Why we need a new debate on flexibility

I’ve previously written about how, whatever comes from the pandemic, we will still need to physically come together at work. It is a myth that this is the end of the office and those that follow that line will, in my opinion, soon come to regret it. The other oft heralded statement at the moment is that this is a new dawn for flexibility at work. And whilst I hope it is, it means honestly addressing the inflexible flexibility that has been our model to date.

Our existing model of flexible working is no longer fit for purpose. In many ways, it introduces into work further structured inflexibility that, I’d go as far to say, could be one of the driving factors behind poor productivity. In embracing this, “new dawn” we need to be honest and open in the discussion and lose the emotion that is often raised in critiquing these existing structures.

I wouldn’t mind betting that in most organisations, if you ran the analysis of part time workers, the majority would not be at work on a Friday. As a long time commuter, I’d also add that the volume of (pre-pandemic) workers that “worked from home” also increased on a Friday. Not only is this statistically improbably, it is also unproductive, economically damaging and socially and organisationally inequitable. It isn’t flexibility in any true shape or form.

There is a decent argument to be had for a four day working week. That’s a good way of structuring and organising flexibility within both organisations and nations, but it is planned, thought through and evenly applied to all. But the reality is that the more likely model, at least in the UK, is going to be driven by reduced capacity in buildings through social distancing as well as the social appetite to maintain some of the practices that have been learnt over the last four months.

If we are truly to have a brave conversation about flexibility at work, that probably means throwing out the existing legislation that has led to our weirdly inflexible current situation. It means looking at the working week being seven days rather than five for more than just frontline and operational workers, it means looking at annualised hours, minimum hours contracts, it means dusting off the actually quite brilliant (but much maligned) Taylor report and starting to have a more progressive conversation about solutions that work for both organisations and individuals.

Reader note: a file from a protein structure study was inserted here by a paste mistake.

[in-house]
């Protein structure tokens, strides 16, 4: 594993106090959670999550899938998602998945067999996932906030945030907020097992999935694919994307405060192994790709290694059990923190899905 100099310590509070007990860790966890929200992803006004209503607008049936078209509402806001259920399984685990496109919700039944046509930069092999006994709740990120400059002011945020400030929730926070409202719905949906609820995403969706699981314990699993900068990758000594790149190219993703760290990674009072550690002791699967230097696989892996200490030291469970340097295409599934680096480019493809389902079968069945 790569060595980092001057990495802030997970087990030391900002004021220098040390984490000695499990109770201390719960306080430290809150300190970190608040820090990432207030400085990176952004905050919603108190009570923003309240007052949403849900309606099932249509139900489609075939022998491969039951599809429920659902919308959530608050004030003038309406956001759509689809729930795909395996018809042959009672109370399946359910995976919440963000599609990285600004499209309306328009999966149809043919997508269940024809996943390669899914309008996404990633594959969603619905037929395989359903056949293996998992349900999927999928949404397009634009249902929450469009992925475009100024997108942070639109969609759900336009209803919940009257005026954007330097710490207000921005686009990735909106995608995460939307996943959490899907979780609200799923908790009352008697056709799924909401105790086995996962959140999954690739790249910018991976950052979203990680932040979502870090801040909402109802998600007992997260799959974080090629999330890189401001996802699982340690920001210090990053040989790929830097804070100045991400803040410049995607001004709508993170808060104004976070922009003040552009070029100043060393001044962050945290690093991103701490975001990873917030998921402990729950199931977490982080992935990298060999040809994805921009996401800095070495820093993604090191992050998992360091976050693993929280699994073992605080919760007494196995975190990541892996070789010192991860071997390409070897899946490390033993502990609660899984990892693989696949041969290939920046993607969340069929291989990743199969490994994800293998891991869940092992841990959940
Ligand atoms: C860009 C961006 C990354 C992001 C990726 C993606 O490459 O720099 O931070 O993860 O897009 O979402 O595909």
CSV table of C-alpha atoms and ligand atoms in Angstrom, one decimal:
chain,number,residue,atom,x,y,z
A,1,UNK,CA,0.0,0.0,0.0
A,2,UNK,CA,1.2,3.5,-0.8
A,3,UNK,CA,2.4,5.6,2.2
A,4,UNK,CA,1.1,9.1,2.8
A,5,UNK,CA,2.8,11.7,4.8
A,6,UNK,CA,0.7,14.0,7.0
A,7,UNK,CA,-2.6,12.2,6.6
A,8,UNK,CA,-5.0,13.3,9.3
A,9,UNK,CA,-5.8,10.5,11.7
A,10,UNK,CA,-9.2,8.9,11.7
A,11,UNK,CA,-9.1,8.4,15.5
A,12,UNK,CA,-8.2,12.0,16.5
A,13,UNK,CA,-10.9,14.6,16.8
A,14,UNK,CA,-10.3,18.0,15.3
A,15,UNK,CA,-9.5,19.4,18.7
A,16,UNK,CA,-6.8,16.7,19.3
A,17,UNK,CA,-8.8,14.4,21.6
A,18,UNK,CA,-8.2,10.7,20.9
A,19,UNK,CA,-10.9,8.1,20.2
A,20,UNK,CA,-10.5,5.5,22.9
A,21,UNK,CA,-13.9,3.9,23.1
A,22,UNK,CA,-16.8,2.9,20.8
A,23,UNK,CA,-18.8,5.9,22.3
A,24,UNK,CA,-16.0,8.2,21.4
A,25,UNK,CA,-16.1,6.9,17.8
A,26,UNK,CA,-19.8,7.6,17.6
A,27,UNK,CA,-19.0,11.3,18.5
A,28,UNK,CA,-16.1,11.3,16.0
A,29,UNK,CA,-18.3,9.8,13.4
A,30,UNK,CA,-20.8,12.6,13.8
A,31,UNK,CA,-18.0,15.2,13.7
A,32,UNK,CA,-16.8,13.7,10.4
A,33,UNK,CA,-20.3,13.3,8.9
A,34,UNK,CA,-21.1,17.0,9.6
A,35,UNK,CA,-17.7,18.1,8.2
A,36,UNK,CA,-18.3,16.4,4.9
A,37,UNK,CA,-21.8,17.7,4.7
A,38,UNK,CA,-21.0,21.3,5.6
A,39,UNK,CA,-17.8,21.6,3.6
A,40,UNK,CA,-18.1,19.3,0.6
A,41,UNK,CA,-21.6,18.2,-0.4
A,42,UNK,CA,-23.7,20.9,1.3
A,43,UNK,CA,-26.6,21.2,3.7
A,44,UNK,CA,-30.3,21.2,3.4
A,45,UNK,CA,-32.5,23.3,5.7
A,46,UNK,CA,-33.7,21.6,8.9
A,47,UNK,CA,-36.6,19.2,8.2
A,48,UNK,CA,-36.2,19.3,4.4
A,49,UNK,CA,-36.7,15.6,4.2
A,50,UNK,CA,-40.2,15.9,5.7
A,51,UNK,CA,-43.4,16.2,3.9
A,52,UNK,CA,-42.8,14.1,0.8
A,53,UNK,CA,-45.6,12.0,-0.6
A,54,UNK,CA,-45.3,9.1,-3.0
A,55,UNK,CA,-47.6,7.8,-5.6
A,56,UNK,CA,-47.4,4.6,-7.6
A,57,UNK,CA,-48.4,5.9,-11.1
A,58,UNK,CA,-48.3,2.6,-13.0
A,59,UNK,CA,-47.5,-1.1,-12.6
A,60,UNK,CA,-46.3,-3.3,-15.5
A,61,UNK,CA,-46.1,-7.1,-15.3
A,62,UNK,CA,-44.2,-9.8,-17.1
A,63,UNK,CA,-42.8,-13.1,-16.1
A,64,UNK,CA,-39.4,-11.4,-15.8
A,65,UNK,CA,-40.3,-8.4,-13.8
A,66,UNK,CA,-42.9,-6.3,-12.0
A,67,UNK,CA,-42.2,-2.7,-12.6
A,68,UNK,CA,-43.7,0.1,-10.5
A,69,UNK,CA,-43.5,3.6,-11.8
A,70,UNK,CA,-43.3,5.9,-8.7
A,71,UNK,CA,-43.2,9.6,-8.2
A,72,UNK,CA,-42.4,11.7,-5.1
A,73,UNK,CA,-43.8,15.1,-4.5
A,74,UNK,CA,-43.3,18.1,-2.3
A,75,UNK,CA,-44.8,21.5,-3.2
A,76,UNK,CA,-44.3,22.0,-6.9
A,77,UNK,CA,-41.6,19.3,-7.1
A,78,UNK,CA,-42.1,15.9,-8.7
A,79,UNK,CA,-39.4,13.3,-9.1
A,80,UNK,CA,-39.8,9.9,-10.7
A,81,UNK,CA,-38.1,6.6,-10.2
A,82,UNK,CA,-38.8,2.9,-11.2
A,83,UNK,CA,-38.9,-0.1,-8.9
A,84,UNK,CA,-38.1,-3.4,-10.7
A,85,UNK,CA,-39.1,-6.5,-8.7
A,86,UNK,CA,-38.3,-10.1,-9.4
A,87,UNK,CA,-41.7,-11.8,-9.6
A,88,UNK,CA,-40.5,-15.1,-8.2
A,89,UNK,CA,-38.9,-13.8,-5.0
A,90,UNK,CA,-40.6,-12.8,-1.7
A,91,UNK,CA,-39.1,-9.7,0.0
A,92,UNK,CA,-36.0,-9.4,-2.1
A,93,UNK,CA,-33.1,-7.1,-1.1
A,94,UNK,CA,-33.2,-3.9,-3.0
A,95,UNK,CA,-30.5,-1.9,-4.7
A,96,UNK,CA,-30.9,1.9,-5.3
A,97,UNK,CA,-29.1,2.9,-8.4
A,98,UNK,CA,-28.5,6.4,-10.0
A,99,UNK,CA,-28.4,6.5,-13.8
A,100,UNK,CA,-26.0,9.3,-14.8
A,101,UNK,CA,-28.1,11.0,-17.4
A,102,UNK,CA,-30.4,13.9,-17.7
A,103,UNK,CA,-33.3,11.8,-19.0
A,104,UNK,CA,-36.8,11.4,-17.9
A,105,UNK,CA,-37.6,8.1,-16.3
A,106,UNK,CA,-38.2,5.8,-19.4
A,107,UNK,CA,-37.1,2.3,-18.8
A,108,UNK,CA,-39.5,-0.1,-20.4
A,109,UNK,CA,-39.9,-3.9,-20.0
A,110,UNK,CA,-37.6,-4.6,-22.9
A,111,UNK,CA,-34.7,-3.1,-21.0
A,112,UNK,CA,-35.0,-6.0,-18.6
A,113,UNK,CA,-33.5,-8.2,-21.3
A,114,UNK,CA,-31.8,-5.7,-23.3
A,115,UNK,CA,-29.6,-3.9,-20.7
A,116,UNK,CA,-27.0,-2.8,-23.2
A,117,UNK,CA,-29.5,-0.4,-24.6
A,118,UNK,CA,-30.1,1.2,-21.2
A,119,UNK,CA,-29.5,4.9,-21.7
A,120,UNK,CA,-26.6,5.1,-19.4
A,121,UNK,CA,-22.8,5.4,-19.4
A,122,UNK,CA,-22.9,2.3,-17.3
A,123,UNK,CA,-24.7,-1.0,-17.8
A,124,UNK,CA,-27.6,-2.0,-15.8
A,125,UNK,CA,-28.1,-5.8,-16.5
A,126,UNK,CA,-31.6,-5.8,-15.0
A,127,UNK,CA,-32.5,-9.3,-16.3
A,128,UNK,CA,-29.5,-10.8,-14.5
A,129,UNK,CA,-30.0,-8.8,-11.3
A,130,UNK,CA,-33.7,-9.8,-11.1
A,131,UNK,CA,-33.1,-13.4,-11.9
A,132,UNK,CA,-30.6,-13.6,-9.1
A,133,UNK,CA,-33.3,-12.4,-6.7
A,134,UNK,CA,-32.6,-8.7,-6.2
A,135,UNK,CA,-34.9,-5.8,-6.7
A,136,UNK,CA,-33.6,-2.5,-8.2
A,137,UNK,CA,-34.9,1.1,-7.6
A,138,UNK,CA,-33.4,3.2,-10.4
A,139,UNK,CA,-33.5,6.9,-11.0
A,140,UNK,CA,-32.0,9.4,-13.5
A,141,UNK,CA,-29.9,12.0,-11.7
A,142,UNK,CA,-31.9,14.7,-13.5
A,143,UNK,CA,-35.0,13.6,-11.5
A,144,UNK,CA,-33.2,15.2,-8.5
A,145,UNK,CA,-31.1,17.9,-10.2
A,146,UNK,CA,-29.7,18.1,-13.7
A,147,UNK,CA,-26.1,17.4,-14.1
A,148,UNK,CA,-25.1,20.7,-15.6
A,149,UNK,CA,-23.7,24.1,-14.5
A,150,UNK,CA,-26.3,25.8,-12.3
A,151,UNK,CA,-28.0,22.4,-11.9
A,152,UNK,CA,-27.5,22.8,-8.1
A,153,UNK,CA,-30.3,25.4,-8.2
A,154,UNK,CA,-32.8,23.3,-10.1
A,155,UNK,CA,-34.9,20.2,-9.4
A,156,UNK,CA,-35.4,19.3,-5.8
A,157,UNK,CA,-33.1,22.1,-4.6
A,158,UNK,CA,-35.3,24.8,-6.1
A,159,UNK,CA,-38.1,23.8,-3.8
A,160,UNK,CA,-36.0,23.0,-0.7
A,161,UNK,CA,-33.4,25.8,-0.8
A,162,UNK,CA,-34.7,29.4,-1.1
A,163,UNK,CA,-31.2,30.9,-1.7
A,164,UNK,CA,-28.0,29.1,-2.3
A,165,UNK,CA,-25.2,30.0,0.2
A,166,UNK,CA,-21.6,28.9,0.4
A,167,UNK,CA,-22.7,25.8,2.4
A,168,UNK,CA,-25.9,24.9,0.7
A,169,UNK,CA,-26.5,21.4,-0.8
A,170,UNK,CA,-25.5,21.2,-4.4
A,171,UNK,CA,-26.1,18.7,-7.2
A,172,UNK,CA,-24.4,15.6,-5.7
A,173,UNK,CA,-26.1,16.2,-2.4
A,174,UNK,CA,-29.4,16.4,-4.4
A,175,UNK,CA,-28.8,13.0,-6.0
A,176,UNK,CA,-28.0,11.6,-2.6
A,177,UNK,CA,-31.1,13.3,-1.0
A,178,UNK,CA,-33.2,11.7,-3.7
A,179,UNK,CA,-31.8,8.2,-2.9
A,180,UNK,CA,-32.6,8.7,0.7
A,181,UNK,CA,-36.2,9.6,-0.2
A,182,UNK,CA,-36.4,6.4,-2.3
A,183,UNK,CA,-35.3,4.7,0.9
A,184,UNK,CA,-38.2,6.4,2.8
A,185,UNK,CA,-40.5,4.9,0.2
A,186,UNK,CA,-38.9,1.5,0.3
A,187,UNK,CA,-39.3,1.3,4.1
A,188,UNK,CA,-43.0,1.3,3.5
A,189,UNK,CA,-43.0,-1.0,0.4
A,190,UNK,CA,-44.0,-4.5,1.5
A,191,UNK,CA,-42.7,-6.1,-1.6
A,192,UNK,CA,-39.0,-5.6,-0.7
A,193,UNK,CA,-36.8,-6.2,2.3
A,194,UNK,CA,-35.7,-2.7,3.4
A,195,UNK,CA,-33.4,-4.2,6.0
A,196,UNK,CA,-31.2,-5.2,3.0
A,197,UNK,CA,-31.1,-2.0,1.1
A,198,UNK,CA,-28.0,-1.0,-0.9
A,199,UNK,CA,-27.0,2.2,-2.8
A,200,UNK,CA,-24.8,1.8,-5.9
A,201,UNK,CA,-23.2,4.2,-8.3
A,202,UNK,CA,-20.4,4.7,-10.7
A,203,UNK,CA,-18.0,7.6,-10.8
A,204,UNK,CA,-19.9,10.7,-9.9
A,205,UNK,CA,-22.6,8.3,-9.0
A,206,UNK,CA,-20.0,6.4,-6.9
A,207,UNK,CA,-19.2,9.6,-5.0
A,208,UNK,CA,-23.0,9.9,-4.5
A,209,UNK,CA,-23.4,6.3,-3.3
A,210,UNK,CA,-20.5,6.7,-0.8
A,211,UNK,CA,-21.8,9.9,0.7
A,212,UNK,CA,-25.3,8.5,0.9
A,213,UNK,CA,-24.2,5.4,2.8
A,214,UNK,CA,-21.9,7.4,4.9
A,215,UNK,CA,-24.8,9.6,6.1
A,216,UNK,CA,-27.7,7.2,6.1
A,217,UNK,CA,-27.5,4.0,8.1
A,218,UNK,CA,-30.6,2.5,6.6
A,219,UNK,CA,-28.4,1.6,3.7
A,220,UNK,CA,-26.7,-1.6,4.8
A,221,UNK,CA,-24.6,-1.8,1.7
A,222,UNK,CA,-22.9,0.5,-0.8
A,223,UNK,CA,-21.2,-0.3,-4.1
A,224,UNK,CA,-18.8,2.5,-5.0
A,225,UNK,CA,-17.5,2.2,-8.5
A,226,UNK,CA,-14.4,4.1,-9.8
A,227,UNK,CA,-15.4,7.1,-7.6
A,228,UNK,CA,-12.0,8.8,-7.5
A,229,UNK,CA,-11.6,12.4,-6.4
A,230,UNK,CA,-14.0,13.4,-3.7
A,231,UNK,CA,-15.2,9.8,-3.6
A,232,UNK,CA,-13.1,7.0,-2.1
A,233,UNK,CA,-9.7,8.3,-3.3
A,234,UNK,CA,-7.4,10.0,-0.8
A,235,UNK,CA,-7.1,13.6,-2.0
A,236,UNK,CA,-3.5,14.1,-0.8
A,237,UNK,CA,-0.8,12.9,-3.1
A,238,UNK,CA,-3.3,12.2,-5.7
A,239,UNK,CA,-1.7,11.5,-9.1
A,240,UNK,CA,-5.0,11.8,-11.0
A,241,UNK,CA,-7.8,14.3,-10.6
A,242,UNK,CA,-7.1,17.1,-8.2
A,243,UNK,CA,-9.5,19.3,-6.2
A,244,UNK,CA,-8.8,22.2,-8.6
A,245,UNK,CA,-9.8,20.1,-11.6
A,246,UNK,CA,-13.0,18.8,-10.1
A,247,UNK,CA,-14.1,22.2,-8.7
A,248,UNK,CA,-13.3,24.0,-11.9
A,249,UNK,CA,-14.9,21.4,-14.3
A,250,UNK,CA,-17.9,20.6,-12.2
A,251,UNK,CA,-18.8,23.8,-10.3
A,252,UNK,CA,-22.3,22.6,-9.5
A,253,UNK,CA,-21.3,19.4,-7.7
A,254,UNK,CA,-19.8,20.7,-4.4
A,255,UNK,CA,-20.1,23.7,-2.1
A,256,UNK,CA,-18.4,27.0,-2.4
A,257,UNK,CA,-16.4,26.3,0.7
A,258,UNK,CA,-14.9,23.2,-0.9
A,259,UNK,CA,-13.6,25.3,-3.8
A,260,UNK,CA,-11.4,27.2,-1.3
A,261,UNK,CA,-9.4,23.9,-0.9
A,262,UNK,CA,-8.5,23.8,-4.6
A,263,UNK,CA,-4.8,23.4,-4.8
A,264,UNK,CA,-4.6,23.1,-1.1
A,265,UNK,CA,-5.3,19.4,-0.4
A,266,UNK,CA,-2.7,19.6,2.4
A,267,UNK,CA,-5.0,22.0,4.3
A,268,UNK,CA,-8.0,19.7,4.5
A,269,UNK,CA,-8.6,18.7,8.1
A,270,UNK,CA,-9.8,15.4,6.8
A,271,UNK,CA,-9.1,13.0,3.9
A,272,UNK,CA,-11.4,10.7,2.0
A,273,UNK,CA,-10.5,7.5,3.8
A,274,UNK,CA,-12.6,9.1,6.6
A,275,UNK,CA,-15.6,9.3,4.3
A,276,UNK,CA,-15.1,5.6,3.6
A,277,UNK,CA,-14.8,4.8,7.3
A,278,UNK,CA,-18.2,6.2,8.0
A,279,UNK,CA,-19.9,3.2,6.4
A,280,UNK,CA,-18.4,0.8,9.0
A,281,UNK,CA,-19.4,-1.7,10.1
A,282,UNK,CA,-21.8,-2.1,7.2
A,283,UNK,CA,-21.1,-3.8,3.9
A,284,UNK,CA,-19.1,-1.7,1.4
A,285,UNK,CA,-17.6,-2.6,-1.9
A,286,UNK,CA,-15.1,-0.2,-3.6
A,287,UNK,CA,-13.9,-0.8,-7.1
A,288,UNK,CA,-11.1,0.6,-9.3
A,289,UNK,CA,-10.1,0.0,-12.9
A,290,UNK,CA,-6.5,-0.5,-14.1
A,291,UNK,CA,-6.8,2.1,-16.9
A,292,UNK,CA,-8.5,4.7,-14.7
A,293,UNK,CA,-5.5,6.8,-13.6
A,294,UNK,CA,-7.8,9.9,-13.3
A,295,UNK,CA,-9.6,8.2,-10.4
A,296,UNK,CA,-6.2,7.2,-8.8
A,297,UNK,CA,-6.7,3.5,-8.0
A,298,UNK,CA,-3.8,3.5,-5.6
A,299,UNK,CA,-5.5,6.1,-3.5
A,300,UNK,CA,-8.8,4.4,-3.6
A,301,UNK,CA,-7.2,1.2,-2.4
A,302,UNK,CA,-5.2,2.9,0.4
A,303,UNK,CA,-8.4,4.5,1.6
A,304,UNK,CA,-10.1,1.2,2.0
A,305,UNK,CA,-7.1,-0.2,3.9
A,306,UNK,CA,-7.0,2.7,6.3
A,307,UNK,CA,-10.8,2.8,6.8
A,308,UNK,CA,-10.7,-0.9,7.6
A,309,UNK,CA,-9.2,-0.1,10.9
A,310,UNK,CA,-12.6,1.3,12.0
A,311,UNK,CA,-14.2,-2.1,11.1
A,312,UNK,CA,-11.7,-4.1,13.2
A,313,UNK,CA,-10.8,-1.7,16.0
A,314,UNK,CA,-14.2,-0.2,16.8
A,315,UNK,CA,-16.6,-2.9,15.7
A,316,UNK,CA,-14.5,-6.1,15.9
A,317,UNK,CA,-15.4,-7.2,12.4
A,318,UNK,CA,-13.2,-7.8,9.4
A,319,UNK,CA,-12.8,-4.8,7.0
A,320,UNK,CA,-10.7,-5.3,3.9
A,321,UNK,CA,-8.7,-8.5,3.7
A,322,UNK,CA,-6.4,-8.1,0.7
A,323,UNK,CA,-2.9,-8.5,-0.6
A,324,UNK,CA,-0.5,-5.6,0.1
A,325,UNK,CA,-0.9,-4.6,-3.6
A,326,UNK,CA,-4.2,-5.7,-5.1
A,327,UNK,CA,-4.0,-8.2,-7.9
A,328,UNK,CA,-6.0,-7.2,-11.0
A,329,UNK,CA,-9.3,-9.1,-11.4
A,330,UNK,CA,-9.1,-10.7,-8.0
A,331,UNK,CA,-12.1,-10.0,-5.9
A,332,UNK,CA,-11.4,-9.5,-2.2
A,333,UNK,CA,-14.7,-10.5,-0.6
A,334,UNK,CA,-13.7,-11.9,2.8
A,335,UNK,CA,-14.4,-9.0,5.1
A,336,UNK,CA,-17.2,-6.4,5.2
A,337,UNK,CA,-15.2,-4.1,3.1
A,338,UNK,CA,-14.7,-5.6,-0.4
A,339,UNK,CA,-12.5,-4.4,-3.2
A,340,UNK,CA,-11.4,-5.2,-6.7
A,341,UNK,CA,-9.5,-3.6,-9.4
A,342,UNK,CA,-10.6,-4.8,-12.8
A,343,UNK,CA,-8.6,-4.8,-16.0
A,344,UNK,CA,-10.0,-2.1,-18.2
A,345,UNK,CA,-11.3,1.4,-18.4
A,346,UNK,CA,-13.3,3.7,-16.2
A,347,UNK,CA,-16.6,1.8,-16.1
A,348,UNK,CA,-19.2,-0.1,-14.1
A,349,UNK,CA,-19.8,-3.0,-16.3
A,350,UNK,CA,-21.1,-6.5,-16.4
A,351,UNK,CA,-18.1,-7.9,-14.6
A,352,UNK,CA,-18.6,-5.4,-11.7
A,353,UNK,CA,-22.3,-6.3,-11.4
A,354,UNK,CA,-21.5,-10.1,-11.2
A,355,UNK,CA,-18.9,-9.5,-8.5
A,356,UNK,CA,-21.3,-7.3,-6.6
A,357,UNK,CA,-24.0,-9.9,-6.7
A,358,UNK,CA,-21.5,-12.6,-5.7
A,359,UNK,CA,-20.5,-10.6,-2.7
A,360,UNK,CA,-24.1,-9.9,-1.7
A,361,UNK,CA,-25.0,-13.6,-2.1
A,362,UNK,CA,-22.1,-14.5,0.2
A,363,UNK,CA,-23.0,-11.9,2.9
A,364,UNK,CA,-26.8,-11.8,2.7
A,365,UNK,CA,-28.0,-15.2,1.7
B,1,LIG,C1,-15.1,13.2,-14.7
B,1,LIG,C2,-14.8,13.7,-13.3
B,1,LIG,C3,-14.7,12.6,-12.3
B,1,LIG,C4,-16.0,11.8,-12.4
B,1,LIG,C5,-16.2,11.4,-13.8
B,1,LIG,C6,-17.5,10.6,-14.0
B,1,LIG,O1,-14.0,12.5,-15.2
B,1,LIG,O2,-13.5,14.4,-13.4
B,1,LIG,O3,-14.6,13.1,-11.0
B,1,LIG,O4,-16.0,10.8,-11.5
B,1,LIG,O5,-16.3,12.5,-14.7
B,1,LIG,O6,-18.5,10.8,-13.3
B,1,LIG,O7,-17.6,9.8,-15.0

By definition, the presenteeism culture that has pervaded in many workplaces will be rightly challenged, but in using the workspaces for the work that really needs us to come together, so will the inflexible contractual arrangements that so many organisations have introduced in order to try and do the right thing by their workforces. We need to lose our previous grounding in legislative rights and protection and imagine a new world, with new normals and new possibilities.

Simply put, our model of flexible working is neither flexible, nor is it working. It is time for something much, much better.

We still need the office

The trendy thing right now is without doubt to be condemning the physical office to its death. Businesses are committing to officeless futures and the Twitter jockeys are proclaiming the arrival of truly flexible working. You only have to Google “the end of the office” to see what I mean. But if you ask me, it is all a little too self congratulatory and a little too soon.

We’ve been through an exceptional time and there is no doubt that many organisations are learning new things, but they run the risk of losing so much from the past too. Those with long memories and too much time on their hands will remember the unpopular decision by Marissa Mayer on arriving at Yahoo to end the use of home working and revert back to the office in the search for greater collaboration. That is one critical aspect but there are many others too – identity, organisation, communication, social systems to name but a few.

I’m aware that those with a penchant for granola and chai lattes will now be rolling their eyes and talking about how technology can fill all of this gaps. Have you been on Twitter or Facebook recently? Social channels are increasingly the source of division, misinformation, homogenous thinking and discord. A world based on remote interaction is one to wish for at your peril.

Our mental and physical wellbeing is supported by in person interaction. We are social creatures by nature, our anthropological origins are in coming together as tribes to support one another to achieve. In many ways we are hardwired to desire to be in the presence of others, it helps our cognitive development which aids problem solving and creativity. If you don’t believe me, listen to the work of Susan Pinker.

These arguments are all before I get on to the issue of equality, the challenge of ensuring gender balance, the inequality based on socio economic background and the significant risk of unobserved, unmonitored bias and discrimination. Whilst this has been exacerbated during the recent pandemic, with women being particularly disadvantaged, the issues extend beyond this period of time. Look at the role types least likely to work remotely and you will find that they are disproportionately occupied by those from more disadvantaged backgrounds.

There are genuine benefits to more flexibility within the workplace, I’m not burying my head in the sand. But we must be careful not to lose the good that comes from coming together as a social group built around a task in the desire to cut costs by reducing our property commitments. In many ways, the real argument is whether businesses should be more geographically dispersed, so that people can live in and around the communities they work in. In the UK this is a London problem driven by our unbalanced regional economy. The commutes, the congestion, the high wages and high cost of living can all be solved by a more regionally dispersed business model.

But that’s an argument for another day.